Cookies on this website
We use cookies to ensure that we give you the best experience on our website. If you click 'Continue' we'll assume that you are happy to receive all cookies and you won't see this message again. Click 'Find out more' for information on how to change your cookie settings.

Cell theory has officially reached 350 years of age as the first use of the word 'cell' in a biological context can be traced to a description of plant material by Robert Hooke in his historic publication 'Micrographia: or some physiological definitions of minute bodies'. The 2015 Royal Microscopical Society Botanical Microscopy meeting was a celebration of the streams of investigation initiated by Hooke to understand at the subcellular scale how plant cell function and form arises. Much of the work presented, and Honorary Fellowships awarded, reflected the advanced application of bioimaging informatics to extract quantitative data from micrographs that reveal dynamic molecular processes driving cell growth and physiology. The field has progressed from collecting many pixels in multiple modes to associating these measurements with objects or features that are meaningful biologically. The additional complexity involves object identification that draws on a different type of expertise from computer science and statistics that is often impenetrable to biologists. There are many useful tools and approaches being developed, but we now need more interdisciplinary exchange to use them effectively. In this review we show how this quiet revolution has provided tools available to any personal computer user. We also discuss the oft-neglected issue of quantifying algorithm robustness and the exciting possibilities offered through the integration of physiological information generated by biosensors with object detection and tracking.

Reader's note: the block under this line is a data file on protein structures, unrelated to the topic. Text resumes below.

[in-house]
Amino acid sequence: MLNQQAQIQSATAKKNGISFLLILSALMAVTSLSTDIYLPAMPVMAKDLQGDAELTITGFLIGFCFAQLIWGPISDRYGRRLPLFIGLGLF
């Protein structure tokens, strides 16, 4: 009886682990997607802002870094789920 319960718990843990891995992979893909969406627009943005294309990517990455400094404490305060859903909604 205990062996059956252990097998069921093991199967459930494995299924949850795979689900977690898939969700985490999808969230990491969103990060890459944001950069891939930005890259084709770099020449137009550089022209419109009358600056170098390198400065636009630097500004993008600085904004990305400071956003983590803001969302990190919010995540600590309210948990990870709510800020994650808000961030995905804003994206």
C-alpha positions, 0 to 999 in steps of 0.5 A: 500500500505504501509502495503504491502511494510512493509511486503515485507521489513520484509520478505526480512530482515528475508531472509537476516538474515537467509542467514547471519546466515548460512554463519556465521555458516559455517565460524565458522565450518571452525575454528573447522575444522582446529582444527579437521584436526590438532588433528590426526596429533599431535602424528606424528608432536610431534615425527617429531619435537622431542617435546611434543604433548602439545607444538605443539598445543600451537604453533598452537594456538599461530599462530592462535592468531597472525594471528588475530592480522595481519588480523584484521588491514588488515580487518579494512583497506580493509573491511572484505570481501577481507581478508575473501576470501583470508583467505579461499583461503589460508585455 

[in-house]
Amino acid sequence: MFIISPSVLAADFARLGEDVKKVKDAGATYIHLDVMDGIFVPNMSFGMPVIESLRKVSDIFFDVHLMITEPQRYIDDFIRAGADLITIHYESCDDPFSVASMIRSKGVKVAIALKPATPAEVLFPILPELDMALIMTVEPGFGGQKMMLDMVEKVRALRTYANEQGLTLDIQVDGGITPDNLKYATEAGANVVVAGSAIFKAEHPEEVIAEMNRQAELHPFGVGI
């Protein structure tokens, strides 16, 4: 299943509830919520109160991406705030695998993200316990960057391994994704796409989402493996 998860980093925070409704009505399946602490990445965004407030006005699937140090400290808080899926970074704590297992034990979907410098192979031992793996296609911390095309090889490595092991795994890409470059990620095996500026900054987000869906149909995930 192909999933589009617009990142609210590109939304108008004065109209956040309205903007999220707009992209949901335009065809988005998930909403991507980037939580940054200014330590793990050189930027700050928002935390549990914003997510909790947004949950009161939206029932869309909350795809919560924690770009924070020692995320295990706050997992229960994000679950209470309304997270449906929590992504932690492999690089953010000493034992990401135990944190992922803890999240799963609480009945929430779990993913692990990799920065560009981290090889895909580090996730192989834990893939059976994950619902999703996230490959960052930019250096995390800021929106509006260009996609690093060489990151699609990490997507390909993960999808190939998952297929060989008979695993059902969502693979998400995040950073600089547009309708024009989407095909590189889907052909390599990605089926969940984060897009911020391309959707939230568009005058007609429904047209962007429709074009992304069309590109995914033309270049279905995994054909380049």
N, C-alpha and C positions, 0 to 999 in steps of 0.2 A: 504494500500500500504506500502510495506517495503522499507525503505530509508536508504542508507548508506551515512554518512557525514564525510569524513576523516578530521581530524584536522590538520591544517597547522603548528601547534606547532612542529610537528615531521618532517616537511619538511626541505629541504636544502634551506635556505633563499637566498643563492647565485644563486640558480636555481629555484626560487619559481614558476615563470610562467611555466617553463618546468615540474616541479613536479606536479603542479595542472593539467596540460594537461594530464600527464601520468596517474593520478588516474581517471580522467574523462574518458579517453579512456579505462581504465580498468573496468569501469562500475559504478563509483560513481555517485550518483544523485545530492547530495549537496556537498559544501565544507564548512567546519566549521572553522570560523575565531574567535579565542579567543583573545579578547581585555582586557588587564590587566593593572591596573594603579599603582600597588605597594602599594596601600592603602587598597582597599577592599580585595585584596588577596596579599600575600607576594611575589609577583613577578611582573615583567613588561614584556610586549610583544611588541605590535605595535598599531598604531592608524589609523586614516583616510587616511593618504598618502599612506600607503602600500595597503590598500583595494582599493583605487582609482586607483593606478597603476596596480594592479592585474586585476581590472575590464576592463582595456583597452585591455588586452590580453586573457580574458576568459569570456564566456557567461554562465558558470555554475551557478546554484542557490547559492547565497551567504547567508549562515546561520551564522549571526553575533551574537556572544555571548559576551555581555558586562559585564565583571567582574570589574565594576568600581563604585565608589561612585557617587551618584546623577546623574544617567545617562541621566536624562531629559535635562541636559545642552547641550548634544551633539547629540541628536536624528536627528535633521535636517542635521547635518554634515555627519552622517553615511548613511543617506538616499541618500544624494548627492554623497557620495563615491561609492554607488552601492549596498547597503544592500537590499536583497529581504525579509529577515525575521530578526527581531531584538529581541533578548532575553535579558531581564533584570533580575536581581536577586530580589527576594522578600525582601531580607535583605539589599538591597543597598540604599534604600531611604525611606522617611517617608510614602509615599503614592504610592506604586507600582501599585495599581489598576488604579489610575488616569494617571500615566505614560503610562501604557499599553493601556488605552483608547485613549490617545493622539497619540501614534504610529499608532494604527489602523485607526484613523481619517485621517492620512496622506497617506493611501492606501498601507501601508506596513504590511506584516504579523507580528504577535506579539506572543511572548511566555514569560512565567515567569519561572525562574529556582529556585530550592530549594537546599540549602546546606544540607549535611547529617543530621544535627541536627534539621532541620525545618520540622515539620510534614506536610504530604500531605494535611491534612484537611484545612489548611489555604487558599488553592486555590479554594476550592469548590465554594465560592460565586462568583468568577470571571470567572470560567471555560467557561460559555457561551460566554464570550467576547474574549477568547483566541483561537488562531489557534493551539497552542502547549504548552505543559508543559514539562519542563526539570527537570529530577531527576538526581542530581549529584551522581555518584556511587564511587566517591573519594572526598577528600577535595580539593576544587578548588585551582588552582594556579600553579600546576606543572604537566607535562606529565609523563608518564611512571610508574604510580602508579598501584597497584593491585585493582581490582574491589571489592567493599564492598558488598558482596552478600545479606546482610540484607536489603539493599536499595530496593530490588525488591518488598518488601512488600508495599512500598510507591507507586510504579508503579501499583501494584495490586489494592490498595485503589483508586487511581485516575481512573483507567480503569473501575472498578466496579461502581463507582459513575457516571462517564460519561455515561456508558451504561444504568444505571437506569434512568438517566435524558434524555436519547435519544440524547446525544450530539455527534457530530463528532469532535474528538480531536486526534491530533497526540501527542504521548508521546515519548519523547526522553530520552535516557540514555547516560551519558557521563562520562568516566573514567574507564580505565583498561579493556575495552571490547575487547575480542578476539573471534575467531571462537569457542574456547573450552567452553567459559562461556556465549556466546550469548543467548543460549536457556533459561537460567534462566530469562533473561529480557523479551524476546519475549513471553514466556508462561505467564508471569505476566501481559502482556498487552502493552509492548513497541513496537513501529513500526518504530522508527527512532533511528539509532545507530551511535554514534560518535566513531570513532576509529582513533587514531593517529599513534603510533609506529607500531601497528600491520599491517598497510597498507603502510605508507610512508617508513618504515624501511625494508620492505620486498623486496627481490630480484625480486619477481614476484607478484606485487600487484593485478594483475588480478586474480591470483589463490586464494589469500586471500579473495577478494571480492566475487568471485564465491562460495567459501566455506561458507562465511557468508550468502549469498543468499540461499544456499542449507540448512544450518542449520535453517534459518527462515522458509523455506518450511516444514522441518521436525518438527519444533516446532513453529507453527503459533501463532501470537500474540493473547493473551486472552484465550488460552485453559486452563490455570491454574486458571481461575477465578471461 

Original publication

DOI

10.1111/jmi.12403

Type

Journal article

Journal

J Microsc

Publication Date

08/2016

Volume

263

Pages

181 - 191

Keywords

Bioimaging informatics, botanical microscopy, live-cell imaging